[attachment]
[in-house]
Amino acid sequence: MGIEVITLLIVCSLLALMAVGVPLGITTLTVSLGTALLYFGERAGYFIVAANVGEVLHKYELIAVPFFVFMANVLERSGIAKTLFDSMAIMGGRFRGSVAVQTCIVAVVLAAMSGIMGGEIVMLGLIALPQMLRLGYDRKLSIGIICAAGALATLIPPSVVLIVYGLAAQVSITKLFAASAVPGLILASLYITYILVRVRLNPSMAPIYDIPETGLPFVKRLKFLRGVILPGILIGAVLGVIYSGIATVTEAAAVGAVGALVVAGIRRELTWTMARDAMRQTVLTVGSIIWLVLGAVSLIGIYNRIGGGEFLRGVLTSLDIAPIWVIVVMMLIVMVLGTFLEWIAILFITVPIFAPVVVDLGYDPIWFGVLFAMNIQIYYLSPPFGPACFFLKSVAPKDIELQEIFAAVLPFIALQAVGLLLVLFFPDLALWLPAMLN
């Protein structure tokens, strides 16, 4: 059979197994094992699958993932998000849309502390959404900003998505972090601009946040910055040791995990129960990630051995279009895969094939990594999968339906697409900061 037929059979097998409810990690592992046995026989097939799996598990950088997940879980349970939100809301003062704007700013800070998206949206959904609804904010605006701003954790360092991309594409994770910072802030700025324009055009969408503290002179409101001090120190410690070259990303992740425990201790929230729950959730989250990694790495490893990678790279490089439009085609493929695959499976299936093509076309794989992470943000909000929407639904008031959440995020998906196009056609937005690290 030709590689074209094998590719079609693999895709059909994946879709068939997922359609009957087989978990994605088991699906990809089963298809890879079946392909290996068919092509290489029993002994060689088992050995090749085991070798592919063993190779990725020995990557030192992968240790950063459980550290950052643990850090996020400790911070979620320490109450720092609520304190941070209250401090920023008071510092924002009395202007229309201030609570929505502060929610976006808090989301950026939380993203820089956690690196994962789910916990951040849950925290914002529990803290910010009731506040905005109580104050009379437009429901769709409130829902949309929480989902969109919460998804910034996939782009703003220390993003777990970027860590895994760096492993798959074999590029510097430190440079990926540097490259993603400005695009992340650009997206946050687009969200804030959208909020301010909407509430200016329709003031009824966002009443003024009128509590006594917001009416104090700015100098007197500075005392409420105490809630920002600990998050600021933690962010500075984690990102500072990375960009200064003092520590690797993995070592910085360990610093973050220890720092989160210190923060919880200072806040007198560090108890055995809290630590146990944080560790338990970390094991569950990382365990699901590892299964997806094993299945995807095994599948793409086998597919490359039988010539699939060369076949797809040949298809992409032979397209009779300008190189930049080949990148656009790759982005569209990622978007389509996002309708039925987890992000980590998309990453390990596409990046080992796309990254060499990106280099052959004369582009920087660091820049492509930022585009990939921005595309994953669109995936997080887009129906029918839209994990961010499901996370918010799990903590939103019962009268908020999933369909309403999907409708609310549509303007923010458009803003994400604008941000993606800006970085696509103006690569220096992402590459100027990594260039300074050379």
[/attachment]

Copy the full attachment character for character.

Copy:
[in-house]
Amino acid sequence: MGIEVITLLIVCSLLALMAVGVPLGITTLTVSLGTALLYFGERAGYFIVAANVGEVLHKYELIAVPFFVFMANVLERSGIAKTLFDSMAIMGGRFRGSVAVQTCIVAVVLAAMSGIMGGEIVMLGLIALPQMLRLGYDRKLSIGIICAAGALATLIPPSVVLIVYGLAAQVSITKLFAASAVPGLILASLYITYILVRVRLNPSMAPIYDIPETGLPFVKRLKFLRGVILPGILIGAVLGVIYSGIATVTEAAAVGAVGALVVAGIRRELTWTMARDAMRQTVLTVGSIIWLVLGAVSLIGIYNRIGGGEFLRGVLTSLDIAPIWVIVVMMLIVMVLGTFLEWIAILFITVPIFAPVVVDLGYDPIWFGVLFAMNIQIYYLSPPFGPACFFLKSVAPKDIELQEIFAAVLPFIALQAVGLLLVLFFPDLALWLPAMLN
């Protein structure tokens, strides 16, 4: 059979197994094992699958993932998000849309502390959404900003998505972090601009946040910055040791995990129960990630051995279009895969094939990594999968339906697409900061 037929059979097998409810990690592992046995026989097939799996598990950088997940879980349970939100809301003062704007700013800070998206949206959904609804904010605006701003954790360092991309594409994770910072802030700025324009055009969408503290002179409101001090120190410690070259990303992740425990201790929230729950959730989250990694790495490893990678790279490089439009085609493929695959499976299936093509076309794989992470943000909000929407639904008031959440995020998906196009056609937005690290 030709590689074209094998590719079609693999895709059909994946879709068939997922359609009957087989978990994605088991699906990809089963298809890879079946392909290996068919092509290489029993002994060689088992050995090749085991070798592919063993190779990725020995990557030192992968240790950063459980550290950052643990850090996020400790911070979620320490109450720092609520304190941070209250401090920023008071510092924002009395202007229309201030609570929505502060929610976006808090989301950026939380993203820089956690690196994962789910916990951040849950925290914002529990803290910010009731506040905005109580104050009379437009429901769709409130829902949309929480989902969109919460998804910034996939782009703003220390993003777990970027860590895994760096492993798959074999590029510097430190440079990926540097490259993603400005695009992340650009997206946050687009969200804030959208909020301010909407509430200016329709003031009824966002009443003024009128509590006594917001009416104090700015100098007197500075005392409420105490809630920002600990998050600021933690962010500075984690990102500072990375960009200064003092520590690797993995070592910085360990610093973050220890720092989160210190923060919880200072806040007198560090108890055995809290630590146990944080560790338990970390094991569950990382365990699901590892299964997806094993299945995807095994599948793409086998597919490359039988010539699939060369076949797809040949298809992409032979397209009779300008190189930049080949990148656009790759982005569209990622978007389509996002309708039925987890992000980590998309990453390990596409990046080992796309990254060499990106280099052959004369582009920087660091820049492509930022585009990939921005595309994953669109995936997080887009129906029918839209994990961010499901996370918010799990903590939103019962009268908020999933369909309403999907409708609310549509303007923010458009803003994400604008941000993606800006970085696509103006690569220096992402590459100027990594260039300074050379």